Leeches arouse, almost universally, a “Yuck!” response out of all proportion to the pain and suffering they cause.
Our attitudes to small wildlife reflect our upbringing and experience and I’m constantly intrigued (and sometimes very quietly amused) by them. Most people I know “love wildlife” but only up to a point. They might love all mammals and birds but not reptiles, for instance, or like small lizards but not the bigones. Most of them love butterflies but many are not at all keen on spiders (I agree they are not usually so pretty but I like them just as much) – and then we reach the problematic types: flies, fleas, ticks, mozzies and of course leeches.
What is a leech?
We also tend to know very little about leeches. What kind of animal are they? They are obviously not vertebrates but they can’t be insects because they haven’t got six legs, so what what are they most closely related to?
When we’re birdwatching or bug-hunting it’s very easy to see what we expect to see and miss some new or unexpected creature because of it. I am sure I do it quite often but here are two beautiful little creatures that I wasn’t quite tricked by.
In each case I was lucky enough to see other individuals from viewpoints that made their identity clearer.
We often think of mother love as being a particularly human, or at least mammalian, attribute but it reaches all the the way down the evolutionary tree to the insect world, and to species we usually think of as dangerous, scary or just plain nasty. Perhaps we are usually wrong?
These reflections were prompted by my discovery on January 4 of a centipede mother-to-be curled protectively around her eggs in a cavity under a log. She is not very big, as centipedes go – perhaps 40 mm long.
The internet and digital photography have opened up wonderful opportunities for ordinary people to get involved in citizen science as observers of the natural world. Online meeting places and forums come and go but the best at the moment seems to be iNaturalist – https://www.inaturalist.org.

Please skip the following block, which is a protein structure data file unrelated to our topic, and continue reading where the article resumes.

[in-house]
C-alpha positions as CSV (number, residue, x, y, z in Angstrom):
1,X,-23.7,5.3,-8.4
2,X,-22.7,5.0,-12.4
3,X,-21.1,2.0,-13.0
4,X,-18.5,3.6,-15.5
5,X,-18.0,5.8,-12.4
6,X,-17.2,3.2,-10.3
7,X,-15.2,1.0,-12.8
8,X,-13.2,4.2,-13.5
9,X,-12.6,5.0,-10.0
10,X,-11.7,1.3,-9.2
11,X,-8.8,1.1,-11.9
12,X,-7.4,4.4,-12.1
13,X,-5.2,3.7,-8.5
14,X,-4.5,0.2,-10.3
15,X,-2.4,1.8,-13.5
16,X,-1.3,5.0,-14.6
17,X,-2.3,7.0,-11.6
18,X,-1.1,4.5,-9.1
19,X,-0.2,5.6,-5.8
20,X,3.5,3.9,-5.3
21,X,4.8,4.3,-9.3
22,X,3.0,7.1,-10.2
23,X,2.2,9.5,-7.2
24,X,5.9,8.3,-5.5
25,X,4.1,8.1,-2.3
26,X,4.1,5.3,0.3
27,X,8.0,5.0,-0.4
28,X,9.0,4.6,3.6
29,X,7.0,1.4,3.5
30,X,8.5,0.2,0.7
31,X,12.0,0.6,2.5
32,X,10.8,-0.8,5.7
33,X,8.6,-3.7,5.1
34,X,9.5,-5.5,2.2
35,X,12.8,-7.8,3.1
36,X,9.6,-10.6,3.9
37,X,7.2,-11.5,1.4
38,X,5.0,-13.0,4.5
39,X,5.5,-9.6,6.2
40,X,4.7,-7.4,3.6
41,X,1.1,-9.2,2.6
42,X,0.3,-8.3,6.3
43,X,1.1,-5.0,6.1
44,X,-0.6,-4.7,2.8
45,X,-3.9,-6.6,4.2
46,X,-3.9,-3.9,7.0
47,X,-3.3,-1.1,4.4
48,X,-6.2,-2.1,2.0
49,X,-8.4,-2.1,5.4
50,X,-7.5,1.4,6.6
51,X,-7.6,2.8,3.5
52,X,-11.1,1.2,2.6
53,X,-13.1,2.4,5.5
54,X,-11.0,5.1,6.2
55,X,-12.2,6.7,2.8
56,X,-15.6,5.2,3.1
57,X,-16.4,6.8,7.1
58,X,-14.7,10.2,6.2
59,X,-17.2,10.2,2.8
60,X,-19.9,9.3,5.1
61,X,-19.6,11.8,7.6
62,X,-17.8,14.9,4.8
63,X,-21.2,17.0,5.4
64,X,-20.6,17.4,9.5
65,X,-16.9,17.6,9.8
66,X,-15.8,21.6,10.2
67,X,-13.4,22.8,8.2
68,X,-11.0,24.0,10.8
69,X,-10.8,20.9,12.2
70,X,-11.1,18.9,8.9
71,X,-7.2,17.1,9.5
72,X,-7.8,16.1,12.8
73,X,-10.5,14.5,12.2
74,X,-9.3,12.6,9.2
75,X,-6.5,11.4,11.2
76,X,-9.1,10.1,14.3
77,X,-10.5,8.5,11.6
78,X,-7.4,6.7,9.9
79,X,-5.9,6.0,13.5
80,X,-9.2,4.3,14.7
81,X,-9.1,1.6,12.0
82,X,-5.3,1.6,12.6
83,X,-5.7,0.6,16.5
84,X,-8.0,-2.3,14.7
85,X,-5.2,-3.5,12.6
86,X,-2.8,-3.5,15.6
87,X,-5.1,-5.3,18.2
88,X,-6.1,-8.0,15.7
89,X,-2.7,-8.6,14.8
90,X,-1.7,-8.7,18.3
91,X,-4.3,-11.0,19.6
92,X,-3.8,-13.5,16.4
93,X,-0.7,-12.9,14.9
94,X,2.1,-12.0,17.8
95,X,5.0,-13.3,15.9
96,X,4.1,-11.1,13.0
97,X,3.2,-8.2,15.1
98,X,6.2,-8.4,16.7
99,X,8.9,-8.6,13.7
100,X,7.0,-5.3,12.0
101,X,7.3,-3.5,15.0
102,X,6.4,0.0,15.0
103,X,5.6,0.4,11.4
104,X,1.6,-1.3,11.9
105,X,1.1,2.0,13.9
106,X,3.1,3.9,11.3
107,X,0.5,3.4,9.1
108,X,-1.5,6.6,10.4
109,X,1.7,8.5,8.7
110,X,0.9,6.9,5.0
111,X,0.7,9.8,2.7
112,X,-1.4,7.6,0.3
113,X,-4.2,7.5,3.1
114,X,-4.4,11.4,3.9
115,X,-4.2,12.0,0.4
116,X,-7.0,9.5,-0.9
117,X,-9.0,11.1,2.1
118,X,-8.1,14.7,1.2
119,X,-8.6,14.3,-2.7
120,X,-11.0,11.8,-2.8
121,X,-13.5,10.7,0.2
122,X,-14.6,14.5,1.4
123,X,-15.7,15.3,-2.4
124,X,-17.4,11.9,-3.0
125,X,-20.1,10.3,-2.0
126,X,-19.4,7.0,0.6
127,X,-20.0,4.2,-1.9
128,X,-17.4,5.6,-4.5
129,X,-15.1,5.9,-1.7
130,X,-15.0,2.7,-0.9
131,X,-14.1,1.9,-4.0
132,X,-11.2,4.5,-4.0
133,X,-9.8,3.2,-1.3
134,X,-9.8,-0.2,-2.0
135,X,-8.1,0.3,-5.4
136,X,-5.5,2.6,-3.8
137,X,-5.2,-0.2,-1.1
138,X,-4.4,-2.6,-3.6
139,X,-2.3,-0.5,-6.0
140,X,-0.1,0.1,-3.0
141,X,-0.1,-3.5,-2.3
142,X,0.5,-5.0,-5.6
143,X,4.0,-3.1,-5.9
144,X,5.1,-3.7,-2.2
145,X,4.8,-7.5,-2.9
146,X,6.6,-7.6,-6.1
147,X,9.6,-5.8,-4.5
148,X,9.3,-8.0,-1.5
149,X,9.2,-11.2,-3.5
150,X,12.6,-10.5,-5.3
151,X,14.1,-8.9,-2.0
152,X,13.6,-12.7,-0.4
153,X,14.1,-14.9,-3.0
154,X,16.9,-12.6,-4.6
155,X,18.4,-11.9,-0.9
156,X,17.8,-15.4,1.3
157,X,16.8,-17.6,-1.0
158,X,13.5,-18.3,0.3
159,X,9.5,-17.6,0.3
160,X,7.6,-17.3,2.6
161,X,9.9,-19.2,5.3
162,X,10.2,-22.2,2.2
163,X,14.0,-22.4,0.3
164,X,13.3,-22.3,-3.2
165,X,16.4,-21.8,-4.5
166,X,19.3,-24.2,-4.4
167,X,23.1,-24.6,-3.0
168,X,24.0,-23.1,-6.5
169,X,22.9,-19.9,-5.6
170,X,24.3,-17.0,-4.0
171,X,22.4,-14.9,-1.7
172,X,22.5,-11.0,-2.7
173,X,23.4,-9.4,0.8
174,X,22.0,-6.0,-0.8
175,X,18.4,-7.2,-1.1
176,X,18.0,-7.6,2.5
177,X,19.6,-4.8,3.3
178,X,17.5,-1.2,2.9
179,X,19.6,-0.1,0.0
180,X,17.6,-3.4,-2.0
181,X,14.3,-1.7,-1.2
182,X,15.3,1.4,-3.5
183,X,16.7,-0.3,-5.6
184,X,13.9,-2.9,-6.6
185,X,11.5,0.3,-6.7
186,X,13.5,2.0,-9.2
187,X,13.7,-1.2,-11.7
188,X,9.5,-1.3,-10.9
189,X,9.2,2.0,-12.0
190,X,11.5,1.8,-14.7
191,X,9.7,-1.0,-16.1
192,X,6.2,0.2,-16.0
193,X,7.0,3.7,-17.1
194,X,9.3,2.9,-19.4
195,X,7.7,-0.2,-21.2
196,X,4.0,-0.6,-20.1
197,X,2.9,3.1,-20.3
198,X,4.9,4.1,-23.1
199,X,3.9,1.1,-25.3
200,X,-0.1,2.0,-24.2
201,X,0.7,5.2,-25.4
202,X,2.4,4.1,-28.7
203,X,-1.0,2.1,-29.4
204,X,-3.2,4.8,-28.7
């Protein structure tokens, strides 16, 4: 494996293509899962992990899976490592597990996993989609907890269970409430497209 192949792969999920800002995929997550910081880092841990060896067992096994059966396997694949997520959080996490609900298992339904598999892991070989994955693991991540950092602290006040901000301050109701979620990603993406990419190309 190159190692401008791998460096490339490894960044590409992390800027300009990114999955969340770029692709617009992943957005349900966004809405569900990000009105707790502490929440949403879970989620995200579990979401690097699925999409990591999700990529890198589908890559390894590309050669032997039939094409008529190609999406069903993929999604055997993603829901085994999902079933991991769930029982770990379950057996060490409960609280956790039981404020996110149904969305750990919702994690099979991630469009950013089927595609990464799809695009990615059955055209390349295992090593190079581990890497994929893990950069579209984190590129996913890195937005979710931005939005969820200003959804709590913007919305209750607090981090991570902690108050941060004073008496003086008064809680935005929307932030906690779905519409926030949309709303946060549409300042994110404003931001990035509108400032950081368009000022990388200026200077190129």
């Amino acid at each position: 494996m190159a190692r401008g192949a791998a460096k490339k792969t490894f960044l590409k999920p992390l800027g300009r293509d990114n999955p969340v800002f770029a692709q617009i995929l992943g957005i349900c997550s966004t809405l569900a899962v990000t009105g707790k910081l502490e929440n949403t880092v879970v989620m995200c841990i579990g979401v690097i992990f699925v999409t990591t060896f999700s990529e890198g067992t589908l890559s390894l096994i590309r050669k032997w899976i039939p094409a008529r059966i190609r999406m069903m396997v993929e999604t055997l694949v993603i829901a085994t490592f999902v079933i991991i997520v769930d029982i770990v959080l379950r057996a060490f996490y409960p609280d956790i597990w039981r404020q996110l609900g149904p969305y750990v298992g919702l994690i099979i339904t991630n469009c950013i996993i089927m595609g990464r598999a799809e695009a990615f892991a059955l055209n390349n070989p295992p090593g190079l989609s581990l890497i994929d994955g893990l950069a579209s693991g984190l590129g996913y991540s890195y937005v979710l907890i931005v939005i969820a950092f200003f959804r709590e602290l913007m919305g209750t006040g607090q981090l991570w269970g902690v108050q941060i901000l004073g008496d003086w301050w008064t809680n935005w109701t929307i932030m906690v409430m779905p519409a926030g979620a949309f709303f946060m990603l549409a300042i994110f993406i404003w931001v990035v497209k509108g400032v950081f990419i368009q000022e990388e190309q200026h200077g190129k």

It’s a global project and the numbers are huge: 54 million observations by 1.4 million observers from nearly every country in the world when I looked recently. That presents a management problem, of course, which is solved by having countries run independent branches, e.g. https://inaturalist.ala.org.au/
Anyone at all can browse the content of the site but people have to sign up to participate. When that’s done (at no cost and very little trouble) they can upload their observations, help with identifying others’ observations, and join the discussion forums. It’s a big and complex site but not too difficult to negotiate because it is exceptionally well planned and because there is no need to use most of its functions until you want to. (I have to admit there are some that I haven’t bothered with in the year I have been a member.)
And ordinary people can make very useful contributions to the project, especially if they (we) are outside the big cities.